Revisiting Urban Mathematics Education

Towards Robust Theoretical, Conceptual, and Analytical Methods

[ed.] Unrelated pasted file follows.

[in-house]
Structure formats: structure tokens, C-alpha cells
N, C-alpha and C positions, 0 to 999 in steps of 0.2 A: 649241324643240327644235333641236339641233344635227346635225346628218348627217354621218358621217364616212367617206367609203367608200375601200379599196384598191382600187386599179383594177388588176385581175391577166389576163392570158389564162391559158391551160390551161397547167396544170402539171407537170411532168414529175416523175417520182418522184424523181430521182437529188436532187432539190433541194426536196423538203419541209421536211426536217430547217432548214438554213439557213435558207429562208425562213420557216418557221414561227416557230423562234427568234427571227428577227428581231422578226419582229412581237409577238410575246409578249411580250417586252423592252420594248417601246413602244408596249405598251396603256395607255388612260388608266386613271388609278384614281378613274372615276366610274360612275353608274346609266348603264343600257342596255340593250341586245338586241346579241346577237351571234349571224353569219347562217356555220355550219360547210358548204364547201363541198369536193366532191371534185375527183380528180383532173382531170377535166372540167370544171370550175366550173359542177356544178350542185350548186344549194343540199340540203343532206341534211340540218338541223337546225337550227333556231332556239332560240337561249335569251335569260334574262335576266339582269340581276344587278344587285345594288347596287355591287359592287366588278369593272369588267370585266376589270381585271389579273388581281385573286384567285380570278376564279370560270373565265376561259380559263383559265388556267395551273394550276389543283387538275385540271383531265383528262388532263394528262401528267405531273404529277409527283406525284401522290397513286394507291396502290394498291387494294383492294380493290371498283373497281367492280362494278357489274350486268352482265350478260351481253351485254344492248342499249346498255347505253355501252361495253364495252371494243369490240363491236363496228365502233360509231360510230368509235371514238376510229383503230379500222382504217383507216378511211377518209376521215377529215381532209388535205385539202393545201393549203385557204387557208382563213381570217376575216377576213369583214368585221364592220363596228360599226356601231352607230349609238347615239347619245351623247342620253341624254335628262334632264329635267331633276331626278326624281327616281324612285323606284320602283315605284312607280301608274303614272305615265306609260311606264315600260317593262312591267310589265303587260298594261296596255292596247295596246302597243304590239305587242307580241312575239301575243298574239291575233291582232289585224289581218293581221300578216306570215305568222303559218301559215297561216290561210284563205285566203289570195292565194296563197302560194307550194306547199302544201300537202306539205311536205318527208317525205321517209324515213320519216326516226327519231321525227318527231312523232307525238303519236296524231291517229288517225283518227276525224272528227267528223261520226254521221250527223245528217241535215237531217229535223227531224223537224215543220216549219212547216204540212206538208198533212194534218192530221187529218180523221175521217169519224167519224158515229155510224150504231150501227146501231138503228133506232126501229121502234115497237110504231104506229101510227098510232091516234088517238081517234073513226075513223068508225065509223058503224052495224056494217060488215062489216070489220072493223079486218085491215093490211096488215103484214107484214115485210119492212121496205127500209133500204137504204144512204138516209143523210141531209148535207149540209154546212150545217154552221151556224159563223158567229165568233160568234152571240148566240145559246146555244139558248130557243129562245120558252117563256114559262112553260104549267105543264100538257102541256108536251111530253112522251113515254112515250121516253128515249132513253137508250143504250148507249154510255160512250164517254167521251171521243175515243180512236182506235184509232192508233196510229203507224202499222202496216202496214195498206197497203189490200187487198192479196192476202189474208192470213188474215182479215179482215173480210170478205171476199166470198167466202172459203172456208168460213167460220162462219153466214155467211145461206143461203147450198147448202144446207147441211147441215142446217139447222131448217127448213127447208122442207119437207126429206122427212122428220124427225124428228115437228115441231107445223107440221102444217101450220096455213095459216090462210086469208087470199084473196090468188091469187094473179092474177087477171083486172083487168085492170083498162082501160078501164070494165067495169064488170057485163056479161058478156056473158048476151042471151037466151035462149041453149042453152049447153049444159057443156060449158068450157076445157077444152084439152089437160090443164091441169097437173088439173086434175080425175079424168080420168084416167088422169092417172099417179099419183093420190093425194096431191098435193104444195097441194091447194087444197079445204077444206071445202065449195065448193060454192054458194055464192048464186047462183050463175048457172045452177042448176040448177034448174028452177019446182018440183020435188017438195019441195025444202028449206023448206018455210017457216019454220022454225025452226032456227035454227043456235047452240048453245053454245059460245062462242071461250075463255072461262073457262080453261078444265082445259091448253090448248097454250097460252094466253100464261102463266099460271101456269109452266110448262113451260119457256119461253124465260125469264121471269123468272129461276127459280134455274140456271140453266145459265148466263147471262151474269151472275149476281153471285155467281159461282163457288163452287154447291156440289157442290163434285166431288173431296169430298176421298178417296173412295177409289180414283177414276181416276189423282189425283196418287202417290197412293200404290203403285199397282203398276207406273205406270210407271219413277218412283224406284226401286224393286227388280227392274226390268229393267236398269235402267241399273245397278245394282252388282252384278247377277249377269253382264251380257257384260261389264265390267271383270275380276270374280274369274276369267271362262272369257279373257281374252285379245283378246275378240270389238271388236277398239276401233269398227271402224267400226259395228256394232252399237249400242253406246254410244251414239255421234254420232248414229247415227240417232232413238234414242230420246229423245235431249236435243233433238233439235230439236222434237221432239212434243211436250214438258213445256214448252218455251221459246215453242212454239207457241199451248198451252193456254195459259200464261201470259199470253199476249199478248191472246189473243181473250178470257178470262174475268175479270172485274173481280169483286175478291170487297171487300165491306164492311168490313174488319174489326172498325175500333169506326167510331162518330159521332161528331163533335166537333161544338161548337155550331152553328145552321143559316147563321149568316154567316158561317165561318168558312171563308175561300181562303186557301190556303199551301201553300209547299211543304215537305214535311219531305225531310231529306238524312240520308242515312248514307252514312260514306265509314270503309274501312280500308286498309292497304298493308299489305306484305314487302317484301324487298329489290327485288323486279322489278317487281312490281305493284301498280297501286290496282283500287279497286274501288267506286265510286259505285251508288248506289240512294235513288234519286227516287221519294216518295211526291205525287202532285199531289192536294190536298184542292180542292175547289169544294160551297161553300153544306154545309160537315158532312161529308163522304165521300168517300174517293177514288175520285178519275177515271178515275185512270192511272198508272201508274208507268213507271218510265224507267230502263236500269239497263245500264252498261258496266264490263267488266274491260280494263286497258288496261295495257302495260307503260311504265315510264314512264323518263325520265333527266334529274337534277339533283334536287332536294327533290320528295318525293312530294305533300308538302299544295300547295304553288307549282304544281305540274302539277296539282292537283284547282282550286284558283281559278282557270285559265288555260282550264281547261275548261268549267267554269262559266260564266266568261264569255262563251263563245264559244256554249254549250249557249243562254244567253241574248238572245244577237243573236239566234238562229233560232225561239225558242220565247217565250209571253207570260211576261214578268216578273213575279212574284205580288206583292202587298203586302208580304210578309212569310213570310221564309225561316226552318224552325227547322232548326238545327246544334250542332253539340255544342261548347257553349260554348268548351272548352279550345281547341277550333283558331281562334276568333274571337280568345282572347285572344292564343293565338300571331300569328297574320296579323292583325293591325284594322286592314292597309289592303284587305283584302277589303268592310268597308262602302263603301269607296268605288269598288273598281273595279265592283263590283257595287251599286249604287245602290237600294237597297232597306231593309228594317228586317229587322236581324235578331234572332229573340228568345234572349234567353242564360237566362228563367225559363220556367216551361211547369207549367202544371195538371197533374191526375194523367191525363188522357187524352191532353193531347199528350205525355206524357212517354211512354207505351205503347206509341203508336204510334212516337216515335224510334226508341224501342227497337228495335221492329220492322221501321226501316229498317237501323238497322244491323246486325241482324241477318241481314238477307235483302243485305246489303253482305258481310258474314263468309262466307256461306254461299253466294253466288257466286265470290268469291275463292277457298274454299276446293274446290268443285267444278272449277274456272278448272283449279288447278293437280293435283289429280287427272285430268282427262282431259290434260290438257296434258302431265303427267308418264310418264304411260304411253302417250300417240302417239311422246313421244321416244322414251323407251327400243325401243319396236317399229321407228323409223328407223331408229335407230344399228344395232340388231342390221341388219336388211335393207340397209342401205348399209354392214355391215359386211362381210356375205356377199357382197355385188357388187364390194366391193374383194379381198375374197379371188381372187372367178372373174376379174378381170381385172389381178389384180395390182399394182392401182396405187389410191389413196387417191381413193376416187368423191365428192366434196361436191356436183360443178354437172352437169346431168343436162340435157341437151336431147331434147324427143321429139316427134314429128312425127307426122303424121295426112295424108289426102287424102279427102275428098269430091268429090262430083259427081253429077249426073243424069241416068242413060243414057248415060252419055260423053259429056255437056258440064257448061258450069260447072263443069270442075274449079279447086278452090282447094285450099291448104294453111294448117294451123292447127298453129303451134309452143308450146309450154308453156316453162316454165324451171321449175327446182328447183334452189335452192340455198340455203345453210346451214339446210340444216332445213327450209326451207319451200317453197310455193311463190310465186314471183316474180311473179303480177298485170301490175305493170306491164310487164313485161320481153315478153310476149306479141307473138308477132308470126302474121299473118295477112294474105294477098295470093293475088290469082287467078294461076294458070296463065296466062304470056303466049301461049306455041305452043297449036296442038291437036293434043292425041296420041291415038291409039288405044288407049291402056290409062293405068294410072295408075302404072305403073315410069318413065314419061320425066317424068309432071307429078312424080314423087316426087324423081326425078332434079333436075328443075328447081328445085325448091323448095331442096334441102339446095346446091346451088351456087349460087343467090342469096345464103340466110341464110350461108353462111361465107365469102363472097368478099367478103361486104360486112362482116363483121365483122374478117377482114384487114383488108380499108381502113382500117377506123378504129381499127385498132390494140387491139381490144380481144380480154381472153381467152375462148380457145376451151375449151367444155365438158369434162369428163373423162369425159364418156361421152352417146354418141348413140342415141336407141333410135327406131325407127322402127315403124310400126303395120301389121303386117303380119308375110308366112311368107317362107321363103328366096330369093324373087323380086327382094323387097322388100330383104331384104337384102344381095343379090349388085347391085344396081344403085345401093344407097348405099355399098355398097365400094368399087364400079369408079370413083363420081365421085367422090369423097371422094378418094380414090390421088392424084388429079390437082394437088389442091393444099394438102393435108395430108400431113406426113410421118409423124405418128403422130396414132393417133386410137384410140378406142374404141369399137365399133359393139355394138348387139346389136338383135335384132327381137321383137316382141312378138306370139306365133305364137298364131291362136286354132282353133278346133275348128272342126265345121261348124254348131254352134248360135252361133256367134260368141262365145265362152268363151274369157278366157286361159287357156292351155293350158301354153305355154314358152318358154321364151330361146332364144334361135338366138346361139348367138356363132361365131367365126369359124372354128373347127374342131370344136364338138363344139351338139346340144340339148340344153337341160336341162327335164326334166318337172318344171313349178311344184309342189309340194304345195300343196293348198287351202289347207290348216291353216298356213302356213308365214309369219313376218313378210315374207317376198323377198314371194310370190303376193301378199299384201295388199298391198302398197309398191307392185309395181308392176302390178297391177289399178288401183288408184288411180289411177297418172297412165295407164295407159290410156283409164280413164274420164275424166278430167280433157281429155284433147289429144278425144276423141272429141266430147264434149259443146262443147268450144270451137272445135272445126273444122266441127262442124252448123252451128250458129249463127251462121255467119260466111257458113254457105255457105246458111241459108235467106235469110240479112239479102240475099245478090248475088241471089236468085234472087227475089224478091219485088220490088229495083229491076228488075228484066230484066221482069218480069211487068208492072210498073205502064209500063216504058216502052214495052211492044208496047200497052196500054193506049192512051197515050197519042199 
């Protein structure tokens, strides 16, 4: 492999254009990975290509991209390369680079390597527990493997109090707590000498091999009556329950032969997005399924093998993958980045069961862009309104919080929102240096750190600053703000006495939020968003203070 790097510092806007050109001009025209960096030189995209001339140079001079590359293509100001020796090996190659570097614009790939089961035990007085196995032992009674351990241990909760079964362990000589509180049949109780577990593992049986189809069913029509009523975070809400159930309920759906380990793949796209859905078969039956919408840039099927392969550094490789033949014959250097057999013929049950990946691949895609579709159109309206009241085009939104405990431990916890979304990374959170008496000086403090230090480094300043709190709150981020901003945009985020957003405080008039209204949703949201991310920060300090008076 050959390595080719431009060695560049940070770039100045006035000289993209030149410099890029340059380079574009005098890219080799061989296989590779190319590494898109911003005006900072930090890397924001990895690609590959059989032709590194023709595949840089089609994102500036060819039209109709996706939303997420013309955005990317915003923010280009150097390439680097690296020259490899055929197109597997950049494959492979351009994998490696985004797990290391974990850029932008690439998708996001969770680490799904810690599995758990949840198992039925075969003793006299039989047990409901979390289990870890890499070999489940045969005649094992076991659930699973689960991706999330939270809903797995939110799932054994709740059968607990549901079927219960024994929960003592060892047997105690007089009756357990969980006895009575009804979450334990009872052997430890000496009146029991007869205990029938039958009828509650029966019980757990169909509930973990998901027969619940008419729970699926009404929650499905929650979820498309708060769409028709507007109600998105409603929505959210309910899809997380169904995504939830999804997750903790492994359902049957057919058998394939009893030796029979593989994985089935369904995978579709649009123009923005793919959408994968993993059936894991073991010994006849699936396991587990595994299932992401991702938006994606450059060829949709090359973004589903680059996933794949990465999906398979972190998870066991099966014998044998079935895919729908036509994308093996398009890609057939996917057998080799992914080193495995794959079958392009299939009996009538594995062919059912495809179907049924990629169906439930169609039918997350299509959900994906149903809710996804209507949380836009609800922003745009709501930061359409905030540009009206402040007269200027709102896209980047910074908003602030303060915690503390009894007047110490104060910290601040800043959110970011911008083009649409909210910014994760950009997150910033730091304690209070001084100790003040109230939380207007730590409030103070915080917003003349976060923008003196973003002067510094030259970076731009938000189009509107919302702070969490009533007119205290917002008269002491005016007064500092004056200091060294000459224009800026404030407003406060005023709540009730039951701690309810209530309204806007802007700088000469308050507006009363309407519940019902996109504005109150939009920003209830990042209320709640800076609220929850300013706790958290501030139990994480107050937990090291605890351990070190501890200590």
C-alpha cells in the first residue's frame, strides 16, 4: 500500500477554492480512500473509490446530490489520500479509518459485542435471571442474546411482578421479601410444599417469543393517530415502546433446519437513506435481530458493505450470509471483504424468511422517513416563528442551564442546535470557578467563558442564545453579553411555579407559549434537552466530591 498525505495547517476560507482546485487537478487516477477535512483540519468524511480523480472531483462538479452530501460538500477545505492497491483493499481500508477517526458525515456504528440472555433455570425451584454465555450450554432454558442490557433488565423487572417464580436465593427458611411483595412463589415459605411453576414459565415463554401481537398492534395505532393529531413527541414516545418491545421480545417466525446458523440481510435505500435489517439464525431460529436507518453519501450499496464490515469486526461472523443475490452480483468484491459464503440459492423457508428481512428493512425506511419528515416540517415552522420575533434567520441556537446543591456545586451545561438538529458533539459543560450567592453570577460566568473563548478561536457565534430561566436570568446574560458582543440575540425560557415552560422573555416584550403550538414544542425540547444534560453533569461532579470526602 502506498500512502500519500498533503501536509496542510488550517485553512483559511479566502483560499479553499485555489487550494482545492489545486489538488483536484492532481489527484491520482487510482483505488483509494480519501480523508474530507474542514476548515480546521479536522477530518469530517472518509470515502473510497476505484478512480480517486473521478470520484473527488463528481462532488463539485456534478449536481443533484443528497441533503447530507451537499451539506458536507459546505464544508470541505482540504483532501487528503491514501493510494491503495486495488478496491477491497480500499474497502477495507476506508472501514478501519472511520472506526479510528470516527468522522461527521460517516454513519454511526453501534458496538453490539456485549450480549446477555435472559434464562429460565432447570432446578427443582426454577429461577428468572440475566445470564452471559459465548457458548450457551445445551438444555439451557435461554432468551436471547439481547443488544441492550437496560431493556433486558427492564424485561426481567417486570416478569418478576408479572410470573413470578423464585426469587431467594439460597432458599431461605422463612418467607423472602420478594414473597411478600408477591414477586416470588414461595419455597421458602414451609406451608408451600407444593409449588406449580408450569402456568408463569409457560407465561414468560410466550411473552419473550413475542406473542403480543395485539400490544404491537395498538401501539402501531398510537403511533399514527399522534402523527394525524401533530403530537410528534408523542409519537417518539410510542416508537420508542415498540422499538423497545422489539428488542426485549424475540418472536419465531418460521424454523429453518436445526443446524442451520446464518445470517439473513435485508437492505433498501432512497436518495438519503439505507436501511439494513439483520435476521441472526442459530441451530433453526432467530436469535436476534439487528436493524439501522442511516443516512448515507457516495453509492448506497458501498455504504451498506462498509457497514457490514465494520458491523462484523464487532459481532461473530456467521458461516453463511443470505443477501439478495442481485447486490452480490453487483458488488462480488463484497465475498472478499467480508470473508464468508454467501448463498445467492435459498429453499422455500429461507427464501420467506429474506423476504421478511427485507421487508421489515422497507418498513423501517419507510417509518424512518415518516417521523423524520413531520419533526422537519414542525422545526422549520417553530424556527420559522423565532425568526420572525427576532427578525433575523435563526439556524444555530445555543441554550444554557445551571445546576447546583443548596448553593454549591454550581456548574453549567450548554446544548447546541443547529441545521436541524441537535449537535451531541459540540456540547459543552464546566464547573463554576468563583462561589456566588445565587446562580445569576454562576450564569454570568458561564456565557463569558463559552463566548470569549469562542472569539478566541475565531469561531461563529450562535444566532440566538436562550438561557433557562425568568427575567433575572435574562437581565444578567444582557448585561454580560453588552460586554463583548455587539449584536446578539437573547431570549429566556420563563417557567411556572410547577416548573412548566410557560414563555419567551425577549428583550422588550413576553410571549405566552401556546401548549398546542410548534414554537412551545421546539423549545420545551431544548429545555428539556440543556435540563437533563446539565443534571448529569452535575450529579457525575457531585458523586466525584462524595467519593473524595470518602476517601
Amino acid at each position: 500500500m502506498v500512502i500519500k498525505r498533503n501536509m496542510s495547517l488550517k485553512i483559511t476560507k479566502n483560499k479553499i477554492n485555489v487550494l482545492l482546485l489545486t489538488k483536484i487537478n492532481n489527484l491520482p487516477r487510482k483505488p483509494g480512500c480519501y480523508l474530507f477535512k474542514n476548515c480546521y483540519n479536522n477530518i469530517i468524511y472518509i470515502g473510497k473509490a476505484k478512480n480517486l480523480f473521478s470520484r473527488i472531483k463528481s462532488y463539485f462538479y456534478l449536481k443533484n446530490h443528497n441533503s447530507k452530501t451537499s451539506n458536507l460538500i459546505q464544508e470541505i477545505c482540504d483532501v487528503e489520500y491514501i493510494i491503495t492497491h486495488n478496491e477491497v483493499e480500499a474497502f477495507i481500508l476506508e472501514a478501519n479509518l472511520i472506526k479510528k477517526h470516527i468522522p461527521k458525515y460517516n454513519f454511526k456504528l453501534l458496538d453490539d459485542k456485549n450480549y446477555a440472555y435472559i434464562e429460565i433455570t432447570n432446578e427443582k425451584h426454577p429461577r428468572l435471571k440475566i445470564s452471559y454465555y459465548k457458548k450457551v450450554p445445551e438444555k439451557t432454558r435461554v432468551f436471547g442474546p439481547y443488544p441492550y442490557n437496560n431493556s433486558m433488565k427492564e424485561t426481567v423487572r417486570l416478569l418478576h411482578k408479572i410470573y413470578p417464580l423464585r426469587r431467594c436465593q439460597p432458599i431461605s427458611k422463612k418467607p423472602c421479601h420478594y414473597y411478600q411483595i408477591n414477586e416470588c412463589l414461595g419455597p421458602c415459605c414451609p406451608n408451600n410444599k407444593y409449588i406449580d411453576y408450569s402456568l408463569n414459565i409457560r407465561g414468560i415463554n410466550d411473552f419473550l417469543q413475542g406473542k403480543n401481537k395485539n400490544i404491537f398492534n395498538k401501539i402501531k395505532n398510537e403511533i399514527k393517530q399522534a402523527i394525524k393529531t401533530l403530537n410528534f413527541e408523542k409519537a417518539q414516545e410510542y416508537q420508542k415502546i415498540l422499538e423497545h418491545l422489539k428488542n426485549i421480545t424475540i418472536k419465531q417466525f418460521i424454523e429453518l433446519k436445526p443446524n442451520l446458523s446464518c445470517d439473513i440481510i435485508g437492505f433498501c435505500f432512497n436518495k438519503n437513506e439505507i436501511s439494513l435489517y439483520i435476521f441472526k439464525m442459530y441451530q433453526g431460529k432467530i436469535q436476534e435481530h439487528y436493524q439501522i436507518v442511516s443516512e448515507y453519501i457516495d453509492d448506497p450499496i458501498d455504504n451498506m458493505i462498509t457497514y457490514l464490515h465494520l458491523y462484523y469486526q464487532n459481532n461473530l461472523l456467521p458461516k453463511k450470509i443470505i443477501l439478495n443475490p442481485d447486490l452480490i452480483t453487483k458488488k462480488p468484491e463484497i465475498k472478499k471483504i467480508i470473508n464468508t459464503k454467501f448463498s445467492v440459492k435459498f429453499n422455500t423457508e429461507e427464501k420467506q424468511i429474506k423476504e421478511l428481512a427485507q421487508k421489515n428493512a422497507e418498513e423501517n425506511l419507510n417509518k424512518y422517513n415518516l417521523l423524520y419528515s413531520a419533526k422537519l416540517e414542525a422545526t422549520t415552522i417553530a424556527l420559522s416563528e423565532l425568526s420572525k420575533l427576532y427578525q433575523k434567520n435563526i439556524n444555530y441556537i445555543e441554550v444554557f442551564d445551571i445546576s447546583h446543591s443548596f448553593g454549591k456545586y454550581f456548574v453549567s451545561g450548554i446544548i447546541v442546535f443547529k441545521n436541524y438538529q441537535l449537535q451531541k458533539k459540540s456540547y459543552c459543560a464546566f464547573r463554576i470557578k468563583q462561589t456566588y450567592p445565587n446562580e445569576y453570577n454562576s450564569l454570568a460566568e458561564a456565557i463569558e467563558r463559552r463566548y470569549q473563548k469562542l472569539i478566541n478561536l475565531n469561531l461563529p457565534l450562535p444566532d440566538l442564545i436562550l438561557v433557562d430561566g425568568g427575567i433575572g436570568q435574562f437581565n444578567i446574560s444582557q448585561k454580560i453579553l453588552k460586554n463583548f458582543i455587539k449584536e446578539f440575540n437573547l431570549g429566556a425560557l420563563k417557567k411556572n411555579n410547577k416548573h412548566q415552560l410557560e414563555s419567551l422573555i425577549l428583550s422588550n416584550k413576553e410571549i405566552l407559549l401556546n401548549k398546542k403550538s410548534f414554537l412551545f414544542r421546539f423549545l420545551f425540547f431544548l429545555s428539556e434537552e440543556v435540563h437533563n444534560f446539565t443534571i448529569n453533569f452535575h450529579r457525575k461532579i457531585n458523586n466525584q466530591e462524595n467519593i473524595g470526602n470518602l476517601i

There are unique, enduring challenges related to mathematics instruction in urban schools, and the most common concerns are related to issues of equitable access to mathematics learning opportunities. In this editorial, we argue that the complexity of teaching mathematics in urban schools requires the attention of mathematics scholars with unique training, expertise, and experiences. Developing mathematics instruction for urban spaces often involves refined research techniques, multi-disciplinary perspectives, and collaboration between diverse stakeholders. Specificity is the key to addressing these challenges. However, to date, the Journal of Urban Mathematics Education (JUME)—out of 69 mathematics education-focused journals (Nivens & Otten, 2017)—is the only journal venue devoted to mathematics teaching and learning in urban environments. Although other mathematics education journals and conferences accept scholarship related to urban schools, due to the vast nature of mathematics education research and limitations in journal space, the nuances of specific issues in urban mathematics education (e.g., preparing mathematics teachers well for high-needs urban schools) are underexamined and poorly understood.


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